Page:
Valve's SteamVR will help with this a lot, I expect; if I launch a game when I'm already wearing the Rift, there'll be no jarring switch.  But I'm leery--half the Rift demos I download today start by popping up a Unity dialog on my desktop before they switch to fullscreen VR, and that's going to be an even worse experience if I'm using Steam.

So I was mulling over how to figure out programmatically whether or not the Rift is on the user's head.  I figure that we can't just look at the position data from the tracker camera, because "camera can see Rift" isn't a firm indicator of "Rift is being used".  (Maybe the Rift is sitting on my desk, in view of the camera.)  Instead, we need to look at the noise of its position.

I recorded the eye pose at each frame, taking an average of all eye poses recorded every tenth of a second.  At 60FPS that's about six positions per decisecond.  The Rift's positional sensors are pretty freaking sensitive; when the Rift is sitting on my desk, the difference in position from one decisecond to the next from ambient vibration is on the order of a hundredth of a millimeter.  Pick it up, though, and those differences spike.

I plotted the standard deviation of the Rift's position, in a rolling window of ten samples for the past second, versus time:


This is a graph of log(standard deviation(average change in position per decisecond)) over time.  The units on the left are in log scale.  I found that when the Rift was inert on my desk, casual vibration kept log(σ) < -10.5; as I picked it up log(σ) spiked, and then while worn would generally hover between -4.5 and -10.5.  When the Rift was being put on or taken off, log(σ) climbed as high as -2, but only very briefly.

I found that distinguishing between Rift that was being put on or lifted off from a Rift that was being worn normally was pretty hard with this method, but that the distinction between "not in human hands at all" and "in use" was clear.  So this demonstrates a method for programmatically determining whether the Rift is in active use or not.  I hope it's useful.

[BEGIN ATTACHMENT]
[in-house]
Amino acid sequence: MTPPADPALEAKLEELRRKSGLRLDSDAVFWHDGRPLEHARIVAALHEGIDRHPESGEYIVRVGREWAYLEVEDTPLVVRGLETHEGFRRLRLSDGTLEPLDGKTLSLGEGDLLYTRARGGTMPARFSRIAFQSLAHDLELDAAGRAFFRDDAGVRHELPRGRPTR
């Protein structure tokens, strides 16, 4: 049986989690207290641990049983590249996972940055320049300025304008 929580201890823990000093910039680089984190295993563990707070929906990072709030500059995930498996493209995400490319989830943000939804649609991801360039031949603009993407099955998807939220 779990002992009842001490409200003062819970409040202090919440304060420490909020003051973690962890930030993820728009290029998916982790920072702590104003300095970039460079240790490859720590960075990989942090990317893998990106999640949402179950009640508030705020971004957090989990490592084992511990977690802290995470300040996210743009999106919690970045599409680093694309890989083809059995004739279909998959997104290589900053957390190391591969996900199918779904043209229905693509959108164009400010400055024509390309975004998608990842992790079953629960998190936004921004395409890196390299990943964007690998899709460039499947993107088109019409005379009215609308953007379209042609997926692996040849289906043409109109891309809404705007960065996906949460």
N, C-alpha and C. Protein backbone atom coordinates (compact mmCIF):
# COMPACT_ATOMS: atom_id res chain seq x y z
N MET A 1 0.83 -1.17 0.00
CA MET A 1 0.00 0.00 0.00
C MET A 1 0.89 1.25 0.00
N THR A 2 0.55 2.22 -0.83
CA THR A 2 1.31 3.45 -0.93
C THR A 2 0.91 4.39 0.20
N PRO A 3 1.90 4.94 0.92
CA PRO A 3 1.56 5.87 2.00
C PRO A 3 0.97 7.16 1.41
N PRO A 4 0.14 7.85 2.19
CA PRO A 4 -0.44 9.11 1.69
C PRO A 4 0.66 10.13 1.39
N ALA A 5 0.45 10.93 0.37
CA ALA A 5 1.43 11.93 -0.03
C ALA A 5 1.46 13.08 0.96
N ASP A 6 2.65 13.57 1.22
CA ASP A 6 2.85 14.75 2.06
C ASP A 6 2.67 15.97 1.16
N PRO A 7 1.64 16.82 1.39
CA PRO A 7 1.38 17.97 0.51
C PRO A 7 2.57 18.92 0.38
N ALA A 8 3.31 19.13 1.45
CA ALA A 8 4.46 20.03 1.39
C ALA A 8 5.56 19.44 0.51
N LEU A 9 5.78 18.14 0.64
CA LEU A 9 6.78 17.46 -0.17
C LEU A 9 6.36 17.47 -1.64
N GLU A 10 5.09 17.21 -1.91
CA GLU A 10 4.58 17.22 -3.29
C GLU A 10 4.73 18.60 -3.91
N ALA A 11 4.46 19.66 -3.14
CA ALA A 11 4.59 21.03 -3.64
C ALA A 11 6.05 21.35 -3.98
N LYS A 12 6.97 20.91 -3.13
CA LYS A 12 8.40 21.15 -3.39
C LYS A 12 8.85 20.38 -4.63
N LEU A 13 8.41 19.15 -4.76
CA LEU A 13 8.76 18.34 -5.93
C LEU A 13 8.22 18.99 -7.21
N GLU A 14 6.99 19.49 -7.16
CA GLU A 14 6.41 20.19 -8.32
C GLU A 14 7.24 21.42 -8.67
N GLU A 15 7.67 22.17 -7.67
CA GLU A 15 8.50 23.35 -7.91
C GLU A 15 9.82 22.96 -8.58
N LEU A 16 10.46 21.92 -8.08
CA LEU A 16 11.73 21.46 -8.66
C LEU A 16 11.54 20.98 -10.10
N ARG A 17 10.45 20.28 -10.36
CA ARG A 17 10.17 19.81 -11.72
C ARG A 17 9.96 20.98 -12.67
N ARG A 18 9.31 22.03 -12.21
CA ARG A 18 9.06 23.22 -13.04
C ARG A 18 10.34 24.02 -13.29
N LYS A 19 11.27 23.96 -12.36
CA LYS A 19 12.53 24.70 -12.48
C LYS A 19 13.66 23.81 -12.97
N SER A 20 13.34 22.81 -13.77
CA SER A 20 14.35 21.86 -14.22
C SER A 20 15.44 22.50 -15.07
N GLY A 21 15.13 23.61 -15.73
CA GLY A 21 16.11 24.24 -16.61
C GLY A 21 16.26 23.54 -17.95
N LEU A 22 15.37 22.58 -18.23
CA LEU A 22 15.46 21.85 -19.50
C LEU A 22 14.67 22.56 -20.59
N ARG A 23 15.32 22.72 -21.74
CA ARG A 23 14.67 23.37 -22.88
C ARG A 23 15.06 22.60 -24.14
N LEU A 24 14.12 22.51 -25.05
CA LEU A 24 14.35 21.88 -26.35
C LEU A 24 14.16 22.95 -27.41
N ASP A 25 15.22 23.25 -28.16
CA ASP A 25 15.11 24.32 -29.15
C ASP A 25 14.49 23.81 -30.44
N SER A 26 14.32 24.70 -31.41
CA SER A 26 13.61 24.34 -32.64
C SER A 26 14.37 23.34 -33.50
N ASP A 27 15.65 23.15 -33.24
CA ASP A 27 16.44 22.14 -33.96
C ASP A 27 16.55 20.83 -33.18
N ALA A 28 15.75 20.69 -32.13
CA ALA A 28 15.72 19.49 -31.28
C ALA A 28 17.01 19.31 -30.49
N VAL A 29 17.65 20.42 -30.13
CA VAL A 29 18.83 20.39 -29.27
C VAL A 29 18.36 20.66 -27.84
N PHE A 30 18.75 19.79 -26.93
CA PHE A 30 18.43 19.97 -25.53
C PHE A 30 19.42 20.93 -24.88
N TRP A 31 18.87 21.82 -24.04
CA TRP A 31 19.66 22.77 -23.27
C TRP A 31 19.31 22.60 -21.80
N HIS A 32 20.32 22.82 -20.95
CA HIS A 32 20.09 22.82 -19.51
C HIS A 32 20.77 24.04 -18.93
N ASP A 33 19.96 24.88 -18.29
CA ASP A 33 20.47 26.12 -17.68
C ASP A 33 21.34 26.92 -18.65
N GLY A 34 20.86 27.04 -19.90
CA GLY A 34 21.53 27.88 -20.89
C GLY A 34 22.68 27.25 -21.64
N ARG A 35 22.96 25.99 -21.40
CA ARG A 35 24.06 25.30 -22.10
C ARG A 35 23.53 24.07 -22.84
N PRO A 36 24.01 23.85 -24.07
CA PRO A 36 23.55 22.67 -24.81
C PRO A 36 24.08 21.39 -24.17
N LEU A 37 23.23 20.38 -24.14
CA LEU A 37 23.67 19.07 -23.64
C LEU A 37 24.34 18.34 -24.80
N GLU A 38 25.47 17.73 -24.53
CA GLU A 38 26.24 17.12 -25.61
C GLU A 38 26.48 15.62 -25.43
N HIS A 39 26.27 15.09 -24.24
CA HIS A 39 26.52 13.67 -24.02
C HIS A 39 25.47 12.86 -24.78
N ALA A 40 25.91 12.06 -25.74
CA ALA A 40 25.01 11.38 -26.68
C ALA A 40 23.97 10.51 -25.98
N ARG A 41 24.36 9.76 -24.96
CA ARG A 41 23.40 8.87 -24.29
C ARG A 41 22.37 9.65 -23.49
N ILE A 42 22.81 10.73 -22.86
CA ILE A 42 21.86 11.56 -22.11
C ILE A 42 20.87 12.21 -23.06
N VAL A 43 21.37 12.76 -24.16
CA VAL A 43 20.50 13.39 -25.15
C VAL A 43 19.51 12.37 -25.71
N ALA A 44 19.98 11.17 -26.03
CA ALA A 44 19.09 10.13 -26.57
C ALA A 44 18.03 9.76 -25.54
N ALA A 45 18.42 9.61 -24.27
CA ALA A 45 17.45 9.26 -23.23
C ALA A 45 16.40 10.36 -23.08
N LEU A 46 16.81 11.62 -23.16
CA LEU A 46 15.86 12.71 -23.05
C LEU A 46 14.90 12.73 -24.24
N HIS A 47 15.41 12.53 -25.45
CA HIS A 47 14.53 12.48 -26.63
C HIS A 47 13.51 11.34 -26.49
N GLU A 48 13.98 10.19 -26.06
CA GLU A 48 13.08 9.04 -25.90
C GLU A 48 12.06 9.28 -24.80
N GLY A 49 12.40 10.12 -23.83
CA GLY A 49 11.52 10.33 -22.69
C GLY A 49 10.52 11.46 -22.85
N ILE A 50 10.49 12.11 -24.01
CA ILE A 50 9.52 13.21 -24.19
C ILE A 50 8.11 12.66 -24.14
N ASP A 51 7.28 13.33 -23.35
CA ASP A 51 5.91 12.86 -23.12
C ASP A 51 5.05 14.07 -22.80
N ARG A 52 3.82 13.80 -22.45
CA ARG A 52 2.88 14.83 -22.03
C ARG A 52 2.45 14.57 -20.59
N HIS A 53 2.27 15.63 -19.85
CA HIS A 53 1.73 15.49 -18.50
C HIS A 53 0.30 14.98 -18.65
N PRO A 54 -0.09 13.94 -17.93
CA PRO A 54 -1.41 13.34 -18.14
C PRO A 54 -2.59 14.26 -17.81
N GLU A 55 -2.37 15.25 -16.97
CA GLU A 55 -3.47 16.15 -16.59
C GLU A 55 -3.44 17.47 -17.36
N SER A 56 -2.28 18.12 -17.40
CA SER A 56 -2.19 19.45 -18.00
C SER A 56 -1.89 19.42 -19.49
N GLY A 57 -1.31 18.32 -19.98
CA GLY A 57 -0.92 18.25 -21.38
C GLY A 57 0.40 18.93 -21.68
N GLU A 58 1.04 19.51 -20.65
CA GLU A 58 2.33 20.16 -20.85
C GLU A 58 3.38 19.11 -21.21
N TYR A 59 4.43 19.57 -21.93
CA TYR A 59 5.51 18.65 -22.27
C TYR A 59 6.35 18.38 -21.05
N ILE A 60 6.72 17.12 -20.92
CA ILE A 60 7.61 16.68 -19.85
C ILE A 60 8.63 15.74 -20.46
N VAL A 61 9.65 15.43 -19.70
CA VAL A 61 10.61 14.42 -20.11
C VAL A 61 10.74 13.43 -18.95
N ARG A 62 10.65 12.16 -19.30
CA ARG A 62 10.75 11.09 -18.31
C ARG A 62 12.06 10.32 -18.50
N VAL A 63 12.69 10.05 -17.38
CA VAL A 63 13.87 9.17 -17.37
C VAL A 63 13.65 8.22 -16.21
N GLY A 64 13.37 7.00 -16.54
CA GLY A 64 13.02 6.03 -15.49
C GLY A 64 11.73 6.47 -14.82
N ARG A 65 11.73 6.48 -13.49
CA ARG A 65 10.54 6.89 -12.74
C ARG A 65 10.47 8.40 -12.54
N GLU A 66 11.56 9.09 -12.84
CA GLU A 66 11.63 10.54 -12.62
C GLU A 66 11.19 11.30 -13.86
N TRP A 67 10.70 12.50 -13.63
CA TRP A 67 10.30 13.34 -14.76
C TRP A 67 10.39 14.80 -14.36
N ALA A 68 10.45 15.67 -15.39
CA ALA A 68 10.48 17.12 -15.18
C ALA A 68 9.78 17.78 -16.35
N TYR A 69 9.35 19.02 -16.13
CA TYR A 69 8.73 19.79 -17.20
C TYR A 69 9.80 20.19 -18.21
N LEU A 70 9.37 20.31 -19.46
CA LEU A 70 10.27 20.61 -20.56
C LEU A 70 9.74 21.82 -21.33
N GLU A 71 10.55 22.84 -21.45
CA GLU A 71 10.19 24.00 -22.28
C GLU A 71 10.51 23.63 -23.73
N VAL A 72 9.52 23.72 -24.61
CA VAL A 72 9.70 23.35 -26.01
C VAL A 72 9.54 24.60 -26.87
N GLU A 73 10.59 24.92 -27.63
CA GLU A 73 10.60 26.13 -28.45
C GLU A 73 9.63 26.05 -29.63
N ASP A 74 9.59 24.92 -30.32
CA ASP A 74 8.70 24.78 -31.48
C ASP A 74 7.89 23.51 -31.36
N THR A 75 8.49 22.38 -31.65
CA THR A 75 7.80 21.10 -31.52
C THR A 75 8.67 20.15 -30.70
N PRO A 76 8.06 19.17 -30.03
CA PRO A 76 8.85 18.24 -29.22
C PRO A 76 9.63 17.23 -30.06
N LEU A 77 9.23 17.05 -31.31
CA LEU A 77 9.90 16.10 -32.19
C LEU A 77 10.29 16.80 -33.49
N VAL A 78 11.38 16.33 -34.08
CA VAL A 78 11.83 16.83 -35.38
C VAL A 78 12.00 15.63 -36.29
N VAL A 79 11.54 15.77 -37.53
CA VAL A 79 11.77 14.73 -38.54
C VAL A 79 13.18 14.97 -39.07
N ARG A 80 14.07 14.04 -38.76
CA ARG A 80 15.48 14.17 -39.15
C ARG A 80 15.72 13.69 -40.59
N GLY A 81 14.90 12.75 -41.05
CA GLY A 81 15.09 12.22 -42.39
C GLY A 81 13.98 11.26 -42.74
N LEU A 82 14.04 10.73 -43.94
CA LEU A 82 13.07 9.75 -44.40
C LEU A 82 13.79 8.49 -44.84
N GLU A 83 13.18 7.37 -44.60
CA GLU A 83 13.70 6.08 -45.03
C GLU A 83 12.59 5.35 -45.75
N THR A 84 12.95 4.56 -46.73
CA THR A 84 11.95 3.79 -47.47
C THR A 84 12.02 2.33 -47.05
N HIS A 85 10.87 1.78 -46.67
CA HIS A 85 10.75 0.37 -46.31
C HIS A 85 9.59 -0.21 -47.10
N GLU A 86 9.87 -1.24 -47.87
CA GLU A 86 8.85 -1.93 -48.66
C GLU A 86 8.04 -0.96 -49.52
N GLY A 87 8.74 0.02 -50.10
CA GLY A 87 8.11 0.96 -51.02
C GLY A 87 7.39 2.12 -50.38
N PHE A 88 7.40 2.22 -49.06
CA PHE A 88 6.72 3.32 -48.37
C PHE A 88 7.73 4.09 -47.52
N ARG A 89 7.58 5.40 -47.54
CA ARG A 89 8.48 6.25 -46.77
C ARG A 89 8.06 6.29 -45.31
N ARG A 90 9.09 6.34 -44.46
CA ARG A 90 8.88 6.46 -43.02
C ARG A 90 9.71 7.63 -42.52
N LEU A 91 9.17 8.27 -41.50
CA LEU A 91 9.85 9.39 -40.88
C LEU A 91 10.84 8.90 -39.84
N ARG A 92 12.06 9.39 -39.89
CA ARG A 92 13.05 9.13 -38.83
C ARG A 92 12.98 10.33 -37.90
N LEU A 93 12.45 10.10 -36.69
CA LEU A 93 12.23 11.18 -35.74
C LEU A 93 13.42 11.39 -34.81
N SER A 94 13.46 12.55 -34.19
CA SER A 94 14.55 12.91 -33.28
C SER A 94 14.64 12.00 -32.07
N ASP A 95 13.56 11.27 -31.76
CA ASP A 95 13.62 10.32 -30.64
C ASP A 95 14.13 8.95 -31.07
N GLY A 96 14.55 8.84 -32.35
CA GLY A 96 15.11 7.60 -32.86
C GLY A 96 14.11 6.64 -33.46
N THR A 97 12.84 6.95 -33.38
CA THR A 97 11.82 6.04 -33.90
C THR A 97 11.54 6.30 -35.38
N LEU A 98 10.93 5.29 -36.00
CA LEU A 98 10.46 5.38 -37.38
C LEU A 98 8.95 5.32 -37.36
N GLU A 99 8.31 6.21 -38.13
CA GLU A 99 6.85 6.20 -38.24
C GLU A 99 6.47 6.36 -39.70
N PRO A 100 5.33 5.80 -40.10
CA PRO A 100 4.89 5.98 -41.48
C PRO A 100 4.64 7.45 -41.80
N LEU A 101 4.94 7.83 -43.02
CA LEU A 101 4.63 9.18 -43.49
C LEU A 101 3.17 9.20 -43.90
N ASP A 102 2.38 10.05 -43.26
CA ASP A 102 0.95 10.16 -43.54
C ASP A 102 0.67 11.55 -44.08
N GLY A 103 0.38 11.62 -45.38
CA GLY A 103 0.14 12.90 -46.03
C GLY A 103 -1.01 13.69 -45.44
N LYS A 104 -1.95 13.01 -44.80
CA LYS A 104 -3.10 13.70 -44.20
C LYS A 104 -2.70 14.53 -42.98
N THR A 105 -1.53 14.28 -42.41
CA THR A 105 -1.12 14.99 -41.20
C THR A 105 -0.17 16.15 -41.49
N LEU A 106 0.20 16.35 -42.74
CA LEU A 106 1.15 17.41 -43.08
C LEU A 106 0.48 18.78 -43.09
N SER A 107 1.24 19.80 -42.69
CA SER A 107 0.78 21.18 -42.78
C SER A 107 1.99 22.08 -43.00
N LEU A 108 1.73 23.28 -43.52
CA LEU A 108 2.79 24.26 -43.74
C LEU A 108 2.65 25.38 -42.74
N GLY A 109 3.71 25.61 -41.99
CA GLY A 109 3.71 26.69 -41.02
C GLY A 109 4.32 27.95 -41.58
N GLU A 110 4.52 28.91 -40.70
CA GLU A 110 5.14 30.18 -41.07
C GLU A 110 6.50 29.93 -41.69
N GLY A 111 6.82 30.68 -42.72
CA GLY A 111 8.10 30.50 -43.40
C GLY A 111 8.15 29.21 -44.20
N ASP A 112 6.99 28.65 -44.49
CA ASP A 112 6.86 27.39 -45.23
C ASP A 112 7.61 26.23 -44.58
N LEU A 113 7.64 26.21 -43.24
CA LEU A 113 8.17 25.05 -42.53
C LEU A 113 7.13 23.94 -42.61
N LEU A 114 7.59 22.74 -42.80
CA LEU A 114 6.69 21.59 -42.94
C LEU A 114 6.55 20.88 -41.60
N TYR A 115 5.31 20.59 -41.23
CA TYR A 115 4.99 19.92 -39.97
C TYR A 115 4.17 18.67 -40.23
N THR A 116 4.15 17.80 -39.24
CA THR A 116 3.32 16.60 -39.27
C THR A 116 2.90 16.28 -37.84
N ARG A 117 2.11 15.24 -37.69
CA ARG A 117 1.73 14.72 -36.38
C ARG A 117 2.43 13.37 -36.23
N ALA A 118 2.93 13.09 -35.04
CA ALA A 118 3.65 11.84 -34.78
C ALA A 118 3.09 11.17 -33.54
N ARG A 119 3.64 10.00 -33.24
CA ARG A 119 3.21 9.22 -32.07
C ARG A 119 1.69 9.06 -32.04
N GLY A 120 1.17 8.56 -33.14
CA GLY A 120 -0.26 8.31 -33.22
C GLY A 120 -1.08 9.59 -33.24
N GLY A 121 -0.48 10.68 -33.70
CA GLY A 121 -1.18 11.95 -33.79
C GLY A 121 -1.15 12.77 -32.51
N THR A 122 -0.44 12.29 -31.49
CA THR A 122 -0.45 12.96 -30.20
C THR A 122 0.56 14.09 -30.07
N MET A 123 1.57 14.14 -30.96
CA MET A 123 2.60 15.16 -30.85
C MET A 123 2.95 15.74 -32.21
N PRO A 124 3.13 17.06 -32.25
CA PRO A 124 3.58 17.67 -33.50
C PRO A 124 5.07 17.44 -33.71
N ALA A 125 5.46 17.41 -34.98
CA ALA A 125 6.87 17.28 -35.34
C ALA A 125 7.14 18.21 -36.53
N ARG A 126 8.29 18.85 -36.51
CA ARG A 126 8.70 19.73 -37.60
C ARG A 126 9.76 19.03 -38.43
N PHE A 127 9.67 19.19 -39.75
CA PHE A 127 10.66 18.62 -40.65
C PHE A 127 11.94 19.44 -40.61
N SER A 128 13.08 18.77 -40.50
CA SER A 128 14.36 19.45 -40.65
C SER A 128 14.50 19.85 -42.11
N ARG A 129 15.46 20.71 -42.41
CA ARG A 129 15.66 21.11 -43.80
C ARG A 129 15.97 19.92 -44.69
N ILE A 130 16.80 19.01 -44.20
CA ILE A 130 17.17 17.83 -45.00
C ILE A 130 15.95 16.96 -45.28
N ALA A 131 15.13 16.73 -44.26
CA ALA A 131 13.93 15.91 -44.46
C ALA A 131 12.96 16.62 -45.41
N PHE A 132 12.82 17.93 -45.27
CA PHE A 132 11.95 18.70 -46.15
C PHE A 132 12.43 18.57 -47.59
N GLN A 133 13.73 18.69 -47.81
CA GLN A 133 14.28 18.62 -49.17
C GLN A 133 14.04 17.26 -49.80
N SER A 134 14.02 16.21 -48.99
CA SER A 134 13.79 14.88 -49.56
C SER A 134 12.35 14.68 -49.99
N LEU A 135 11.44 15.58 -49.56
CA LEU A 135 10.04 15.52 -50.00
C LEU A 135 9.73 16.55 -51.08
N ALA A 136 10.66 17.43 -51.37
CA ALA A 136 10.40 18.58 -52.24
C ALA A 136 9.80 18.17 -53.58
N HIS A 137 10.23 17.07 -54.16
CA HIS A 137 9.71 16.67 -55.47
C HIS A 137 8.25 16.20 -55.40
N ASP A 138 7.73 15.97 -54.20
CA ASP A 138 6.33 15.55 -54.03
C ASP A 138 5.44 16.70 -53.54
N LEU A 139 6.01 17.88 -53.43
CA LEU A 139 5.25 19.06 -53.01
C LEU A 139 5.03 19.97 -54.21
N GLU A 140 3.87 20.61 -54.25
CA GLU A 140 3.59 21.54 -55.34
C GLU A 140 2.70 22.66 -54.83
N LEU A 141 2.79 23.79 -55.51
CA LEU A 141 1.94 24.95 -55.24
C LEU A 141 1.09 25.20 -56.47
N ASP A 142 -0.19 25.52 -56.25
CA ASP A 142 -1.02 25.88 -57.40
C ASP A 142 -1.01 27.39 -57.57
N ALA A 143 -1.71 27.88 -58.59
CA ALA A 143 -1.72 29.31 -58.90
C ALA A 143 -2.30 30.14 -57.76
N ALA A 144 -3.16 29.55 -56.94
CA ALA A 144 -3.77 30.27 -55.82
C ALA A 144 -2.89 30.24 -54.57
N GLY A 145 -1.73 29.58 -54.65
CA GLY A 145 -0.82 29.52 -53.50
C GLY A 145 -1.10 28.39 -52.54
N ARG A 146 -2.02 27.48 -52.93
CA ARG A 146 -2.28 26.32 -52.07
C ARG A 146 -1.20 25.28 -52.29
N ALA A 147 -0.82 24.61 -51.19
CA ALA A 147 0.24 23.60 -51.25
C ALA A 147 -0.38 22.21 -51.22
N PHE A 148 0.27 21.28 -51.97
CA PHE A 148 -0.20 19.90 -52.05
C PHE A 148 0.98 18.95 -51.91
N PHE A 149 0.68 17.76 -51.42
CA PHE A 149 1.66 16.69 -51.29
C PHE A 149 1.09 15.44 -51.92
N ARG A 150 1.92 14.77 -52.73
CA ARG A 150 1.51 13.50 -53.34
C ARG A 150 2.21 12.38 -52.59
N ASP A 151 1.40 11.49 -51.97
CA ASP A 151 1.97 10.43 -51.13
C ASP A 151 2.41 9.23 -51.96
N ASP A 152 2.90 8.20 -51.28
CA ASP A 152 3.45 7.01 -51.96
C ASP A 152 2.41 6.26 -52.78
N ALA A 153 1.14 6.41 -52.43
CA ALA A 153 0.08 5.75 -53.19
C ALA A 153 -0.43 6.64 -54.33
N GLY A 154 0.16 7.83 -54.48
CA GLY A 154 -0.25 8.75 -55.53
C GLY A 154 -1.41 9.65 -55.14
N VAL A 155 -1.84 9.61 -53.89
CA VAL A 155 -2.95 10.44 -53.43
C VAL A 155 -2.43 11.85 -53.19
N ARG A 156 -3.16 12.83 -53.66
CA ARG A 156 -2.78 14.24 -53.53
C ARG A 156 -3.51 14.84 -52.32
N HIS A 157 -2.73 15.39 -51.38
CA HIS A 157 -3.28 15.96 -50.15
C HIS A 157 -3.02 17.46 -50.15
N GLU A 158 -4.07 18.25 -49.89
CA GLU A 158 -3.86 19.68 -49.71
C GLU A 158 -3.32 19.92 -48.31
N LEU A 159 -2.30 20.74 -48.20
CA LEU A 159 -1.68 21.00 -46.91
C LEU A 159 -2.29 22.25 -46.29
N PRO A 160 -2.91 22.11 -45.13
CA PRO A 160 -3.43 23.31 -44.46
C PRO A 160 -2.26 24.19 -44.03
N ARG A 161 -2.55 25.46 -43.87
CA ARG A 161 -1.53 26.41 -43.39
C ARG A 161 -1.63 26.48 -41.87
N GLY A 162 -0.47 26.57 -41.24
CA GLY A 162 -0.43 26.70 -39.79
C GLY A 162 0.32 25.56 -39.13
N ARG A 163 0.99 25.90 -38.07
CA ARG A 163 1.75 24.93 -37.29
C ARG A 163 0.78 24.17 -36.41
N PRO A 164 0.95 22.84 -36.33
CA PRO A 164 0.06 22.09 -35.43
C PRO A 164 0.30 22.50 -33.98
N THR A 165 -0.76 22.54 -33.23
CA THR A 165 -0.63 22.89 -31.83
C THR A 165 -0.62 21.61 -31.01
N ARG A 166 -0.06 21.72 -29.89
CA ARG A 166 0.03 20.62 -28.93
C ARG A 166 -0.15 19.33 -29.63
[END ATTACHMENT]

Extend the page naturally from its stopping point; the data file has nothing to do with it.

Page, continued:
Sample code was written in Java, and is available on the book's github repo.  (File "HeadMotionStatsDemo.java".)

Advanced uses of Timewarp II - When you're running late

[This is post three of three on Timewarp, a new technology available on the Oculus Rift. This is a draft of work in progress of Chapter 5.7 from our upcoming book, "Oculus Rift in Action", Manning Press. By posting this draft on the blog, we're looking for feedback and comments: is this useful, and is it intelligible?]


5.7.2 When you're running late

Of course, when the flak really starts to fly, odds are that you won’t be rendering frames ahead of the clock—it’s a lot more likely that you’ll be scrambling to catch up.  Sometimes rendering a single frame costs you longer than the number of milliseconds your target framerate allows.  But timewarp can be useful here too.

Say your engine realizes that it’s going to be running late.  Instead of continuing to render the current frame, you can send the previous frame to the Rift and let the Rift apply timewarp to the images generated a dozen milliseconds ago.  (Figure 5.12.)  Sure, they won’t be quite right—but if it buys you enough time to get back on top of your rendering load, it’ll be worth it, and no human eye will catch it when you drop occasionally one frame out of 75.  Far more importantly, the image sent to the Rift will continue to respond to the user’s head motions with absolute fidelity; low latency means responsive software, even with the occasional lost frame.

Remember, timewarp can distort any frame, so long as it’s clear when that frame was originally generated so that the Rift knows how much distortion to apply.

Figure 5.12: If you’re squeezed for rendering time, you can occasionally save a few cycles by dropping a frame and re-rendering the previous frame through timewarp.

The assumption here is that your code is sufficiently instrumented and capable of self-analysis that you do more than just render a frame and hope it was fast enough.  Carefully instrumented timing code isn’t hard to add, especially with some display-bound timing methods as ovrHmd_GetFrameTiming, but it does mean more complexity in the rendering loop.  If you’re using a commercial graphics engine, they may already have the support baked in.  This is the sort of monitoring that any 3D app engine that handles large, complicated, variable-density scenes will hopefully be capable of performing.

Dropping frames with timewarp is an advanced technique, and probably not worth investing engineering resources into early in a project.  This is something that you should only build when your scene has grown so complicated that you anticipate having spikes of rendering time.  But if that’s you, then timewarp will help.